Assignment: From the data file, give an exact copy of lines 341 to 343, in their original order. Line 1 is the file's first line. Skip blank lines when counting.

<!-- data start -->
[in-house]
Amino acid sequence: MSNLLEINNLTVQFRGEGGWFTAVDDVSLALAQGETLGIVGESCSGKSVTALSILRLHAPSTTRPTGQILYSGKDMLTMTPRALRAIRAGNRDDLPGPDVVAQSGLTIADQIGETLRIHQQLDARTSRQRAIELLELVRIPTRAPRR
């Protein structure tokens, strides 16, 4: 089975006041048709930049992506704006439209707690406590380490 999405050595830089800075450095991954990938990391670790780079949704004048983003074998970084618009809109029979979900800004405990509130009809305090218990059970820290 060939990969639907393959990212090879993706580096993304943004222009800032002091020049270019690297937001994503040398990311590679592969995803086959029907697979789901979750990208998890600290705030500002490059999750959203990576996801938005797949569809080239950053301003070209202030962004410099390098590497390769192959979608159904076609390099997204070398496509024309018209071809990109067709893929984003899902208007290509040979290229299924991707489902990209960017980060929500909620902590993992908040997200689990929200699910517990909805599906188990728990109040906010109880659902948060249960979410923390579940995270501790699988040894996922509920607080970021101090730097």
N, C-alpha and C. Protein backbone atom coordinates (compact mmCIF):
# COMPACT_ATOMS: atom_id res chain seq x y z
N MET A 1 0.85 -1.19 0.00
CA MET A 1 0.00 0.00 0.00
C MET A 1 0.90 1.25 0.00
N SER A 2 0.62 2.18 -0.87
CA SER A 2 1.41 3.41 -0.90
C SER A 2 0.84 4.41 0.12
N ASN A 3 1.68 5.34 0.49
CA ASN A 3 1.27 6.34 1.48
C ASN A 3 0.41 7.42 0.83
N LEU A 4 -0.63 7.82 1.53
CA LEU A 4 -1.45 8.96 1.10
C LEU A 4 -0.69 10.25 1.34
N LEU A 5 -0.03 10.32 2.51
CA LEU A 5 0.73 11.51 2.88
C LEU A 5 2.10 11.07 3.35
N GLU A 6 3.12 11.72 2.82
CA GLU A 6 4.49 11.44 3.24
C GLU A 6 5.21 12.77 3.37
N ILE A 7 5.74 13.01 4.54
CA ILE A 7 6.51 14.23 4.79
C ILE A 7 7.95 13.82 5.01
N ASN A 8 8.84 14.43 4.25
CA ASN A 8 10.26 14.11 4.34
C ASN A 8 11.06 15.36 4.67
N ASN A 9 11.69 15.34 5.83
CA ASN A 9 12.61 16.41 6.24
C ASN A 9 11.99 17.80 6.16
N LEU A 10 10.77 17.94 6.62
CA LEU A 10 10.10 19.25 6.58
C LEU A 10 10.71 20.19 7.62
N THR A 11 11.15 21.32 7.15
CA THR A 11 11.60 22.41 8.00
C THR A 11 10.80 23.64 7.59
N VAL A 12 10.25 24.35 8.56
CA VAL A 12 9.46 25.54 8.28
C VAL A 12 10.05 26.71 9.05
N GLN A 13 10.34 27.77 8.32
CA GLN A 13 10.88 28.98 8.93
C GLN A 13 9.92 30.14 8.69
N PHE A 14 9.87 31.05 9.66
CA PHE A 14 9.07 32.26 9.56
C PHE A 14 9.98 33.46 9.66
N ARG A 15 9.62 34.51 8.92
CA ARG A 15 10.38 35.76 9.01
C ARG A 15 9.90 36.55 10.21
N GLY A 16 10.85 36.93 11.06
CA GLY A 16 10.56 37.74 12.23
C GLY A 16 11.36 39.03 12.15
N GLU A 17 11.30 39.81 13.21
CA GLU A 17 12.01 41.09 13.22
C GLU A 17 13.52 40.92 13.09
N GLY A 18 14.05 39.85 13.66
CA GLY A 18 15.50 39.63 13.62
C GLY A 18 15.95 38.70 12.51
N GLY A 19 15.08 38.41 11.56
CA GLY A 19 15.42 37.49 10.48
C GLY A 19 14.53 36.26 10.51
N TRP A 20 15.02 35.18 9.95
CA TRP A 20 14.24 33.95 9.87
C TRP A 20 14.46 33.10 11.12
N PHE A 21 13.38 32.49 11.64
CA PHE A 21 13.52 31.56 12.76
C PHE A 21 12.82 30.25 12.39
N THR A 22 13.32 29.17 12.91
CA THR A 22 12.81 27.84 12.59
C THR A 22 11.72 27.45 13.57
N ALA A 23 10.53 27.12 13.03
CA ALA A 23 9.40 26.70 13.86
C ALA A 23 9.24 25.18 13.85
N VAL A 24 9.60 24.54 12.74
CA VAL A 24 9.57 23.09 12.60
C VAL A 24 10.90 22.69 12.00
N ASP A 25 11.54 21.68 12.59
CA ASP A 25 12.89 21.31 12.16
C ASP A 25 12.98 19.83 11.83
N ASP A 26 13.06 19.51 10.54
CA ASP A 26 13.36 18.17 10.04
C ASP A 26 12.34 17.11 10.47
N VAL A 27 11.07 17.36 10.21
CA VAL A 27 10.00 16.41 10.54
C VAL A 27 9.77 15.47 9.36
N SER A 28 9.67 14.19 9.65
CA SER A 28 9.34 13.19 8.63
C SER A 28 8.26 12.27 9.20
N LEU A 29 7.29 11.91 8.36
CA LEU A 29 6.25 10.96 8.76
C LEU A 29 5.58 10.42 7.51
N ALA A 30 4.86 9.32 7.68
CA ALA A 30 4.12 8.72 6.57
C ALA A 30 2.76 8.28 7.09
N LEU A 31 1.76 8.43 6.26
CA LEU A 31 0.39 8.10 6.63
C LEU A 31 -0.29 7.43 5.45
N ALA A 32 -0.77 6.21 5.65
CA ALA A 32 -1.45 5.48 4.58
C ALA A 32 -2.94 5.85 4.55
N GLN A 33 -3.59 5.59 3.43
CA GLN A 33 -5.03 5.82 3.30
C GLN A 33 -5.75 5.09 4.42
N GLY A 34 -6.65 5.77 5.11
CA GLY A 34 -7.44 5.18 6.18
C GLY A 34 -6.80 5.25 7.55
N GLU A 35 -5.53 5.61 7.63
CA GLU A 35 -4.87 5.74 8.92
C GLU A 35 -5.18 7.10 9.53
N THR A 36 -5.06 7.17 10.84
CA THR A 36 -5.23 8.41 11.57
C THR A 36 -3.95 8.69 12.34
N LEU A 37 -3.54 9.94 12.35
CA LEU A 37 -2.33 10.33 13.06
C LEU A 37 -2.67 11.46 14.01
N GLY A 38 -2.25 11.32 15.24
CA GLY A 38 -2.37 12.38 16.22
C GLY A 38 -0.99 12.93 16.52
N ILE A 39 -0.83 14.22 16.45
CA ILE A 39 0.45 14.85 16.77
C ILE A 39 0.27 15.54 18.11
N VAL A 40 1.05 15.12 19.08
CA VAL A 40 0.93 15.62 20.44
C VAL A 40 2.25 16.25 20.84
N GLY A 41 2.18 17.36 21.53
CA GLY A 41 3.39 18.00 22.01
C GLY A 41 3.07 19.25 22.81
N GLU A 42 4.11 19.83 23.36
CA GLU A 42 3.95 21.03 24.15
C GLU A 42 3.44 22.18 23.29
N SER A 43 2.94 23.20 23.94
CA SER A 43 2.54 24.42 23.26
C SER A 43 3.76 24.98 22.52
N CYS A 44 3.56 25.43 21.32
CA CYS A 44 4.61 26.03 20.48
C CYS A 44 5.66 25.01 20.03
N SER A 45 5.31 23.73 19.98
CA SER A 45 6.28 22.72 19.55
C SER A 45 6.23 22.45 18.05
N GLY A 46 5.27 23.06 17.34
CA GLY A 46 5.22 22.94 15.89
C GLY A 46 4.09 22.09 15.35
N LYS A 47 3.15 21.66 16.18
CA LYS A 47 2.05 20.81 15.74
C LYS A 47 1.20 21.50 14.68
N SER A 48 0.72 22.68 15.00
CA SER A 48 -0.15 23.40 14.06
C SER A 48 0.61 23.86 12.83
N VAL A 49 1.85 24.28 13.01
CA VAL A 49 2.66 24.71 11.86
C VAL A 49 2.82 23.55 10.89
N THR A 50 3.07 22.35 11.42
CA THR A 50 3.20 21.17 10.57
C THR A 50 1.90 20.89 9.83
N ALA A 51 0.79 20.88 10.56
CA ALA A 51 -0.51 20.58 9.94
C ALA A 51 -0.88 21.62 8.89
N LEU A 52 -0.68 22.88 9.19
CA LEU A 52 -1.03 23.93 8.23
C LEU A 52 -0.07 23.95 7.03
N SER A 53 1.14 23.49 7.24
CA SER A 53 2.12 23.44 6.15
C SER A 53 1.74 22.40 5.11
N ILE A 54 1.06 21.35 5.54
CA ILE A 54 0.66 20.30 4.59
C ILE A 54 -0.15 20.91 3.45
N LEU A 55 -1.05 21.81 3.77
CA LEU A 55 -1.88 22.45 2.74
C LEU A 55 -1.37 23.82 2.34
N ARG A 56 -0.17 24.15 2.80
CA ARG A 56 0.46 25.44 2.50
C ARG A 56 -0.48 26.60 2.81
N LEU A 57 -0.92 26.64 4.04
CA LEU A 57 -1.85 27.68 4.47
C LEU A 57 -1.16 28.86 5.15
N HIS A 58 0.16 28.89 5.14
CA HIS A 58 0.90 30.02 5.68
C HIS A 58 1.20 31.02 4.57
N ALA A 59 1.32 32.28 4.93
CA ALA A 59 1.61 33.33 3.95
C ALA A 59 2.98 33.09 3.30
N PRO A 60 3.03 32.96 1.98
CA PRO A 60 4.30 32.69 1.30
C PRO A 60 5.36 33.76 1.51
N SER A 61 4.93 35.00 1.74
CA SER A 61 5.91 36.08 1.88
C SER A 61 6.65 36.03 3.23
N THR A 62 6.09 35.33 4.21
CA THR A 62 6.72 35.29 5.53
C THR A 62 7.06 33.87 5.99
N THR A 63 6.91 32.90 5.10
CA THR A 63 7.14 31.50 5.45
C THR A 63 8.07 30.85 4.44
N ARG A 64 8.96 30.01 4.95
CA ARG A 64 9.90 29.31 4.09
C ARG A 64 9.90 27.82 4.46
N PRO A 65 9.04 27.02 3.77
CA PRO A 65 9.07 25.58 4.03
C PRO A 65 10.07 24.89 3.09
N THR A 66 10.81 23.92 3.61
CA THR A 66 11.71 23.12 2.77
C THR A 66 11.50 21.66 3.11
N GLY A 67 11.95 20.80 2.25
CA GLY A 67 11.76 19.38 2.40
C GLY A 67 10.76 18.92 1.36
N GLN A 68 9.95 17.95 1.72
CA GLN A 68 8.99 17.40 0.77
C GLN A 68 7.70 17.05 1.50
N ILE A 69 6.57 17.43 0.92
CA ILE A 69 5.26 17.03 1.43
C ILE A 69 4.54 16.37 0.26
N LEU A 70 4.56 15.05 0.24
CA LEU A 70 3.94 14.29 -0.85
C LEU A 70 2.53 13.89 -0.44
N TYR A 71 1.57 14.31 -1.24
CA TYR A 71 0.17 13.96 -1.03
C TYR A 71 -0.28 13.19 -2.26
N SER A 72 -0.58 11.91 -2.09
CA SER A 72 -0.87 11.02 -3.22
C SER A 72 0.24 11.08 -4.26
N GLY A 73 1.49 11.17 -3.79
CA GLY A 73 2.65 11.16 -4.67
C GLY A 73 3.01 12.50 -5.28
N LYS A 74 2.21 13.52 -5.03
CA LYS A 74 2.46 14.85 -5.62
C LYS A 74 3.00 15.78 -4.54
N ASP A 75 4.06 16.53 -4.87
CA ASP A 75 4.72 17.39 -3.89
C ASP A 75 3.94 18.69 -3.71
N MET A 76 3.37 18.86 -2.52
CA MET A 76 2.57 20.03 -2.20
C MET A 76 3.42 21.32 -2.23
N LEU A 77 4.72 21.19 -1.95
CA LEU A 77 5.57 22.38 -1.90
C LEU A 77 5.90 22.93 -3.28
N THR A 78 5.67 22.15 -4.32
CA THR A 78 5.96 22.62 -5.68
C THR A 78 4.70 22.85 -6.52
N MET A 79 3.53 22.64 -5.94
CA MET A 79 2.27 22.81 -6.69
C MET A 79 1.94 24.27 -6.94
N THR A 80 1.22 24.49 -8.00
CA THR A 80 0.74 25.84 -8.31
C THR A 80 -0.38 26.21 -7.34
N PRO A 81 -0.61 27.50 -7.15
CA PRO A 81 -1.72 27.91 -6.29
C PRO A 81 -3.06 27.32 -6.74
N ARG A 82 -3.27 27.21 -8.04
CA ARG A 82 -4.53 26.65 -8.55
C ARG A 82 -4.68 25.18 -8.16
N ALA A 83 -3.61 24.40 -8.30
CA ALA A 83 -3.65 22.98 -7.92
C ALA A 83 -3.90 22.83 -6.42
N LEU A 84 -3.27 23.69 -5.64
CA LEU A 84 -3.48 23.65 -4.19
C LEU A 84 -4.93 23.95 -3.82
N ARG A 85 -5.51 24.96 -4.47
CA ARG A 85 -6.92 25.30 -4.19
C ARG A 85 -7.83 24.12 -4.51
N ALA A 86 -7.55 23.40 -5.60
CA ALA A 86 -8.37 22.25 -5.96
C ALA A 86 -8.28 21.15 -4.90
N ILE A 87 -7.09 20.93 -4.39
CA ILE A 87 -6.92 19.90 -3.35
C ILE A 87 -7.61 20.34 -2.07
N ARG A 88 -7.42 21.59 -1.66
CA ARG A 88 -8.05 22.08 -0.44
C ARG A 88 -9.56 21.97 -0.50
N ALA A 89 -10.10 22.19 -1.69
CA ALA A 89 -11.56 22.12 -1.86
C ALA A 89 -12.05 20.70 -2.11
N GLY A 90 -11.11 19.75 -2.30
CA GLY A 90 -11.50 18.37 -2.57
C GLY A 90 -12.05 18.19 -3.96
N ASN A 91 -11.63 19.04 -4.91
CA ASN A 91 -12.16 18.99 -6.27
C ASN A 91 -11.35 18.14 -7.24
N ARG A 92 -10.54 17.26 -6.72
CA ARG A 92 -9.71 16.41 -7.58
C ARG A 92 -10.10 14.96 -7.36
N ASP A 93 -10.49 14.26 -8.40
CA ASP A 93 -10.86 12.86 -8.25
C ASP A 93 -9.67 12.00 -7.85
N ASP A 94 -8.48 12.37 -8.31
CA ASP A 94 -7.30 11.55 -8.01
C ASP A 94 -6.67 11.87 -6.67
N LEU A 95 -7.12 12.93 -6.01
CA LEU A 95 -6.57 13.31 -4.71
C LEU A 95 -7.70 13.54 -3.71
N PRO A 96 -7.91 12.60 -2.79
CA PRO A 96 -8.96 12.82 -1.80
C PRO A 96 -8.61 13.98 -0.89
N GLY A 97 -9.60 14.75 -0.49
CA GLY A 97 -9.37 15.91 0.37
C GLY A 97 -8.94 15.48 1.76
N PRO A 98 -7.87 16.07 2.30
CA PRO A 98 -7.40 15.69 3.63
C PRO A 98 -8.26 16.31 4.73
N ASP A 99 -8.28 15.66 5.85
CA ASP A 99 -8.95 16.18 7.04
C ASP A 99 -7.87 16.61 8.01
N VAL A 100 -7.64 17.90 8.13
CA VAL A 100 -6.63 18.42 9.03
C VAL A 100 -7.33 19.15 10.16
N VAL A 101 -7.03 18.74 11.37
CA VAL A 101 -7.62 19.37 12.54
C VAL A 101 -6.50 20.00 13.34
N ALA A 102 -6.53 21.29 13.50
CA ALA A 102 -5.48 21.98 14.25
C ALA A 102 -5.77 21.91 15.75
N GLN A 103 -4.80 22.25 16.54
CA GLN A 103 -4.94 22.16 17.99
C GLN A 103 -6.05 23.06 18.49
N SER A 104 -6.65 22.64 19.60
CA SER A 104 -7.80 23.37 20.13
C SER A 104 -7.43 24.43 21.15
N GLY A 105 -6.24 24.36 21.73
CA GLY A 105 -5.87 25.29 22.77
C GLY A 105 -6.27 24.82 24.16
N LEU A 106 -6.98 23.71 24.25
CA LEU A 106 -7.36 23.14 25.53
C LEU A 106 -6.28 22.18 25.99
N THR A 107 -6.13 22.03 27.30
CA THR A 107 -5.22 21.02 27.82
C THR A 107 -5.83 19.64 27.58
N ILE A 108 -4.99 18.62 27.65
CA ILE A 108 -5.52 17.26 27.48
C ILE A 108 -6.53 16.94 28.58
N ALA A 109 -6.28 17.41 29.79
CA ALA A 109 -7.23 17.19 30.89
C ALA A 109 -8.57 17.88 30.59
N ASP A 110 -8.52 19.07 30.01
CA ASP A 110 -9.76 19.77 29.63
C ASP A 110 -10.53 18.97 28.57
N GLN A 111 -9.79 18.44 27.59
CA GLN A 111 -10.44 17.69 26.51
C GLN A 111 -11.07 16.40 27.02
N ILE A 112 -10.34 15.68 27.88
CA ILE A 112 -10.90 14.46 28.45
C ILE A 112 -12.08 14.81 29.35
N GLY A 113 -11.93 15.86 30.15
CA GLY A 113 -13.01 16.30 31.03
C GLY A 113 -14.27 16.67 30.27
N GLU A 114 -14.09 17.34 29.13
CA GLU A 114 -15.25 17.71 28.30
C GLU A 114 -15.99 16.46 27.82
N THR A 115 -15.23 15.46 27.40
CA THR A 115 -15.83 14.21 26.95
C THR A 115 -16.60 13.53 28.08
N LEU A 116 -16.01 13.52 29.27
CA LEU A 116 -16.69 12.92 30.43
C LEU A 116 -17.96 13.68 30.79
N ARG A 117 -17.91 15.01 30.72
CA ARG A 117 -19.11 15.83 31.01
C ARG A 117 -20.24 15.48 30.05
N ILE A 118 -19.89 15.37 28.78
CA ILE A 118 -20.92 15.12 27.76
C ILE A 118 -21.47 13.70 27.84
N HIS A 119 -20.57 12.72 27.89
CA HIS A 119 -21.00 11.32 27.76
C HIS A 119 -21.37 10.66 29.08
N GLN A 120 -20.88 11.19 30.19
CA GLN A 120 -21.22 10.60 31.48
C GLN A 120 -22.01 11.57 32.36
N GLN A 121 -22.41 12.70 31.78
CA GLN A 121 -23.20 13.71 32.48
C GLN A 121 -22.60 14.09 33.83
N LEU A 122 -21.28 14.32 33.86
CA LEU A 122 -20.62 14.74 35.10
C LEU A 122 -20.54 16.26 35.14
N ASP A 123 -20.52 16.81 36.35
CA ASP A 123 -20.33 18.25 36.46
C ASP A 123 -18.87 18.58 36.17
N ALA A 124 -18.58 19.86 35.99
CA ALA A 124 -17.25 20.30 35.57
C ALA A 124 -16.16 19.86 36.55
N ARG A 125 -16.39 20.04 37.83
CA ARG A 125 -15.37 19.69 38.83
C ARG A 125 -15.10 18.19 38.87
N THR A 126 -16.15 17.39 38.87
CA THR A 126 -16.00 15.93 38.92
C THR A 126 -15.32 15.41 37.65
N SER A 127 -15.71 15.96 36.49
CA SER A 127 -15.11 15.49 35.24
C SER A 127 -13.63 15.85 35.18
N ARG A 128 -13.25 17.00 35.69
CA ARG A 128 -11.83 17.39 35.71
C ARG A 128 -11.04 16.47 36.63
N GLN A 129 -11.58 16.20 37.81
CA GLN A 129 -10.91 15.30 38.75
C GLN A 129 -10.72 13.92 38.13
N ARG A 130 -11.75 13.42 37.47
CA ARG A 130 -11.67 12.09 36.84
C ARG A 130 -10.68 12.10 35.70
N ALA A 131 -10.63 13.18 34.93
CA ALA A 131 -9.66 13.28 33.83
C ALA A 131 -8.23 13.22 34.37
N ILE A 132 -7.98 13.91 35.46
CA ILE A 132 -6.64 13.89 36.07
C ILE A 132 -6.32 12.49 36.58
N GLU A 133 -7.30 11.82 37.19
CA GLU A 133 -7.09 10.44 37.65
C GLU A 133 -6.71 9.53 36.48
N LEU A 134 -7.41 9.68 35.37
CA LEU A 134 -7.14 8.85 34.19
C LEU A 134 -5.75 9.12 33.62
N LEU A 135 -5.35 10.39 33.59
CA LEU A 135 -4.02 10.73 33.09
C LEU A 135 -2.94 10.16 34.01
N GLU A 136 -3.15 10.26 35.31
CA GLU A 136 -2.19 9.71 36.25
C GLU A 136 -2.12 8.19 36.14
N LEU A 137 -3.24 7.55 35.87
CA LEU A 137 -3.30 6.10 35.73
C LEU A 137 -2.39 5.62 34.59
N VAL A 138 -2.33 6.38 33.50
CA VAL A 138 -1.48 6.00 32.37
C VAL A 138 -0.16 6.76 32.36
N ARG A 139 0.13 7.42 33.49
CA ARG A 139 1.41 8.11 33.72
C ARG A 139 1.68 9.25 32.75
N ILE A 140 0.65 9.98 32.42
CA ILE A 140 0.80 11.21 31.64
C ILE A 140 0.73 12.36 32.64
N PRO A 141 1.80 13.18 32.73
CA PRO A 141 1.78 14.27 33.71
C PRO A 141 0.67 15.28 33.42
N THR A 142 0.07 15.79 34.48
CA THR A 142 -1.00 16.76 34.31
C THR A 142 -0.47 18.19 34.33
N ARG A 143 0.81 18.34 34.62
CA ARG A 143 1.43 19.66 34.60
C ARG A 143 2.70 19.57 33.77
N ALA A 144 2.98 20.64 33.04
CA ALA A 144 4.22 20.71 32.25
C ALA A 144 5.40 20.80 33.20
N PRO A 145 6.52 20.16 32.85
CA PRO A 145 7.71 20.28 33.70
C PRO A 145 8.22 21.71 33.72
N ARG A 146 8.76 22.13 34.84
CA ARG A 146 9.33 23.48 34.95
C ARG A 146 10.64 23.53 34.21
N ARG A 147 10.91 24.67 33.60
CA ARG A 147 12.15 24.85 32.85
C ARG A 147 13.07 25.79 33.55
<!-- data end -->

C ILE A 112 -12.08 14.81 29.35
N GLY A 113 -11.93 15.86 30.15
CA GLY A 113 -13.01 16.30 31.03